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Mathematical Introduction to Wave-Particle Duality and the Schrödinger Equation

By Luis Gerardo Ayala Bertel posted Tue October 17, 2023 04:10 AM

  

Cordial greetings dear IBM community, 

I hope you are all well, I will start by saying that writing on a topic where there are so many Nobel Prize winners requires rigor and respect for what is going to be written. I took the conscientiousness to review it many times, any comments or constructive criticism would be very welcome. Quantum mechanics, a cornerstone of modern physics, is a formalism that describes the fundamental behavior of matter and energy at the smallest scales. It encompasses wave-particle duality, illustrating how quantum entities can exhibit both particle-like and wave-like characteristics, and the Schrödinger equation, a central component of quantum mechanics, mathematically defines the quantum state of a system. These equations allow the exploration of a wide range of physical phenomena, from atomic and molecular behavior to the principles governing the behavior of quantum particles in various environments. 

Wave-particle duality is a foundational concept in quantum physics that challenges our classical understanding of particles and waves. It highlights the dual nature of entities like electrons and photons, which exhibit characteristics of both particles and waves.

Introduction to Wave-Particle Duality:

In classical physics, we are accustomed to describing particles, such as a tennis ball. These entities have well-defined positions and velocities. We can precisely state where a tennis ball is and measure its velocity at any given time. This particle-based description aligns with our everyday experiences. In contrast, when we shift our focus to waves, it becomes apparent that they do not have a specific, localized position. For instance, a water wave or a wave on a rope. We cannot pinpoint exactly where the wave is at any given moment. Instead, waves are described in terms of parameters like wavelength and wave vector.

In this equation:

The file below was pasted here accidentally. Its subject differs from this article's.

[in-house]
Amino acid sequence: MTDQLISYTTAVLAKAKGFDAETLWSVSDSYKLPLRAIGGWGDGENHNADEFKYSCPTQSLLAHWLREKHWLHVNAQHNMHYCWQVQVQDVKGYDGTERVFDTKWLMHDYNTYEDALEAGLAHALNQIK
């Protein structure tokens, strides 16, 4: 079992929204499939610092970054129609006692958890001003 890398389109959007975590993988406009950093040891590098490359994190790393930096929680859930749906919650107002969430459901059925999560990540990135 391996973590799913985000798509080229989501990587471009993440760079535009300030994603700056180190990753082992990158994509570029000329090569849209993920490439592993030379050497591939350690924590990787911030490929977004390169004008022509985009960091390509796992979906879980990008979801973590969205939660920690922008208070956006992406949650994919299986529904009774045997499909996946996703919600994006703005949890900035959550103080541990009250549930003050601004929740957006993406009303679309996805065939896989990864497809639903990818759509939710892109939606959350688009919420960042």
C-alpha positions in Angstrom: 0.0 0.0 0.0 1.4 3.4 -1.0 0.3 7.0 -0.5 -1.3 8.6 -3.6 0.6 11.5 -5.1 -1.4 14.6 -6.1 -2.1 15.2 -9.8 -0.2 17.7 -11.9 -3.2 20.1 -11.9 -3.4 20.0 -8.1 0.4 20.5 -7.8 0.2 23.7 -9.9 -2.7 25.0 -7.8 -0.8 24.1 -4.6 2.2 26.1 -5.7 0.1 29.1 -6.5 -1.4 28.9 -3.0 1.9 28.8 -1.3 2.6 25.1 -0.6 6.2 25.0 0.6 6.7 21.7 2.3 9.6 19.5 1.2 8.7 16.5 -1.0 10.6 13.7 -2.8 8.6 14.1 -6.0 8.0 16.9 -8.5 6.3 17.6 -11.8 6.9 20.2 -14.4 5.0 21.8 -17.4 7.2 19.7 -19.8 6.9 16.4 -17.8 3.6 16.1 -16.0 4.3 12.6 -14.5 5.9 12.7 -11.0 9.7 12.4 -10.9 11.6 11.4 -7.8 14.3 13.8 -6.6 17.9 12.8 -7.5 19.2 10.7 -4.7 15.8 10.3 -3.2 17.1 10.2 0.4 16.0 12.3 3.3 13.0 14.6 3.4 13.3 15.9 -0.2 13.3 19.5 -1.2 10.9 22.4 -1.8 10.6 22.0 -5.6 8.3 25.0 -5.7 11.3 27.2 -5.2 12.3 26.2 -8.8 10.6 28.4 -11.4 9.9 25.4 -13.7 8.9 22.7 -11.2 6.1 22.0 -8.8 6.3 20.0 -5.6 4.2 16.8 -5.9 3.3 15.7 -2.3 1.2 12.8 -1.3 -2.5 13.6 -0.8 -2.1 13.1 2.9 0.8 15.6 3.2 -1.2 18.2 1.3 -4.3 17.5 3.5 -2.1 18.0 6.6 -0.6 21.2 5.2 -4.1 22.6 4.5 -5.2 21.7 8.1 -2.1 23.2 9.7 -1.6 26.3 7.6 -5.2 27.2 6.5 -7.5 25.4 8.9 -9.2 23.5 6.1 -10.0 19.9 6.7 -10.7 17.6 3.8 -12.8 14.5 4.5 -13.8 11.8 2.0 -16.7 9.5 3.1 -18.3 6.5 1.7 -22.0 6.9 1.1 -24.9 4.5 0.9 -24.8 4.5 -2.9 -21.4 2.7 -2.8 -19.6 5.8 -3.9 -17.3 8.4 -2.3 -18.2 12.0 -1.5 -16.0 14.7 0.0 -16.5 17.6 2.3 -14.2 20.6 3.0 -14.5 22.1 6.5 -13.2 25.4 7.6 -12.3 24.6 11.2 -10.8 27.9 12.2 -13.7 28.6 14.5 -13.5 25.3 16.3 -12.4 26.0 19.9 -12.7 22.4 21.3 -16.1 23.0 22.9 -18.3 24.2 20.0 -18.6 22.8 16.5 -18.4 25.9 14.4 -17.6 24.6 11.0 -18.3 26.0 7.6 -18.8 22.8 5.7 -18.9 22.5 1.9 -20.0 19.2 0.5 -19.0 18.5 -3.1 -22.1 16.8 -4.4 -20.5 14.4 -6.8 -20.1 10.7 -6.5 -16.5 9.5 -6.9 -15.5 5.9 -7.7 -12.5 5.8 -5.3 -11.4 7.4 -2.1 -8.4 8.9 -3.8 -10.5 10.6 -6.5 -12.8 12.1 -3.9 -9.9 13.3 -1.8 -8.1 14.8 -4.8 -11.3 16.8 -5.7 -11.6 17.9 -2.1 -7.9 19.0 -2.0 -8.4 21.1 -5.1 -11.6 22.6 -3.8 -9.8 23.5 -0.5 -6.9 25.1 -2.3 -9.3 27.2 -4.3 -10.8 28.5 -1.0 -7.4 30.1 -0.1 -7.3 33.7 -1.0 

• A is the amplitude, representing the maximum displacement from the equilibrium position.
  • k is the wave vector, characterizing the spatial characteristics of the wave.
  • x denotes the position in space.
  • ω is the angular frequency, defining how rapidly the wave oscillates with time.
  • φ0 is the phase angle, representing the initial phase of the wave.

The phase angle determines the position of the wave at time ’t=0’. If we change the value of φ0, we shift the entire wave’s position in space at the reference time ’t=0’. Different values of φ0 lead to different starting positions for the wave, while the overall shape and behavior of the wave remain the same. There are two common ways to represent waves: using trigonometric functions (cosine and sine) and using complex exponential functions. The complex exponential form is often favored in quantum physics:

  • y(x,t) = A·ei(kx−ωt)

In this expression, 'i' represents the imaginary unit, which is the square root of -1. It’s essential to note that these two representations are equivalent; this equivalence is based on Euler’s formula, which relates complex exponentials to trigonometric functions. In practice, the complex exponential form is often used due to its mathematical convenience.

Wave Fundamentality:

One of the key insights from wave-particle duality is that waves are considered more fundamental than particles. This might seem counterintuitive at first, as we tend to think of particles as the building blocks of the physical world. However, this concept stems from the idea that we can represent particles in terms of waves. The mathematical transformation that enables this representation is known as the Fourier transform. It allows us to express a particle's behavior in terms of its wave properties, such as its wavevector and frequency. In essence, the wave description provides a versatile framework for understanding the behavior of particles at the quantum level.

The Schrödinger Equation:

To describe quantum systems, we introduced the concept of a wave function, denoted as ψ(x, t). For a free particle, like an electron, we postulate a wave function in the form of a plane wave:

Here, k is the wave vector, and ω is the frequency of the particle. We can relate these parameters to more familiar concepts using de Broglie’s relations: p = ℏk (momentum) and E = ℏω (energy), where ℏ is the reduced Planck constant. (Planck constant h = 2πℏ = 6.626 x 10-24 J . s).

To derive the Schrödinger equation, we start with the kinetic energy of a free particle: K·E = p2/2m, where m is the mass of the particle. We want to find an equation that describes the behavior of ψ(x, t). We need an equation that satisfies two conditions:

  1. It must yield the plane wave solution ψ(x, t) = A·ei(kxωt).
  2. It must connect energy and momentum as E = p2/2m.

A simple wave equation (like the wave equation for electromagnetic waves) doesn’t work for electrons because it doesn’t yield the desired relationship between energy and momentum. Therefore, it is necessary to introduce the operators for energy and momentum, which act on the wave function as follows:

These operators allow us to express the energy and momentum in terms of derivatives of the wave function. With these operators, we construct the free Schrödinger equation for a non-relativistic particle: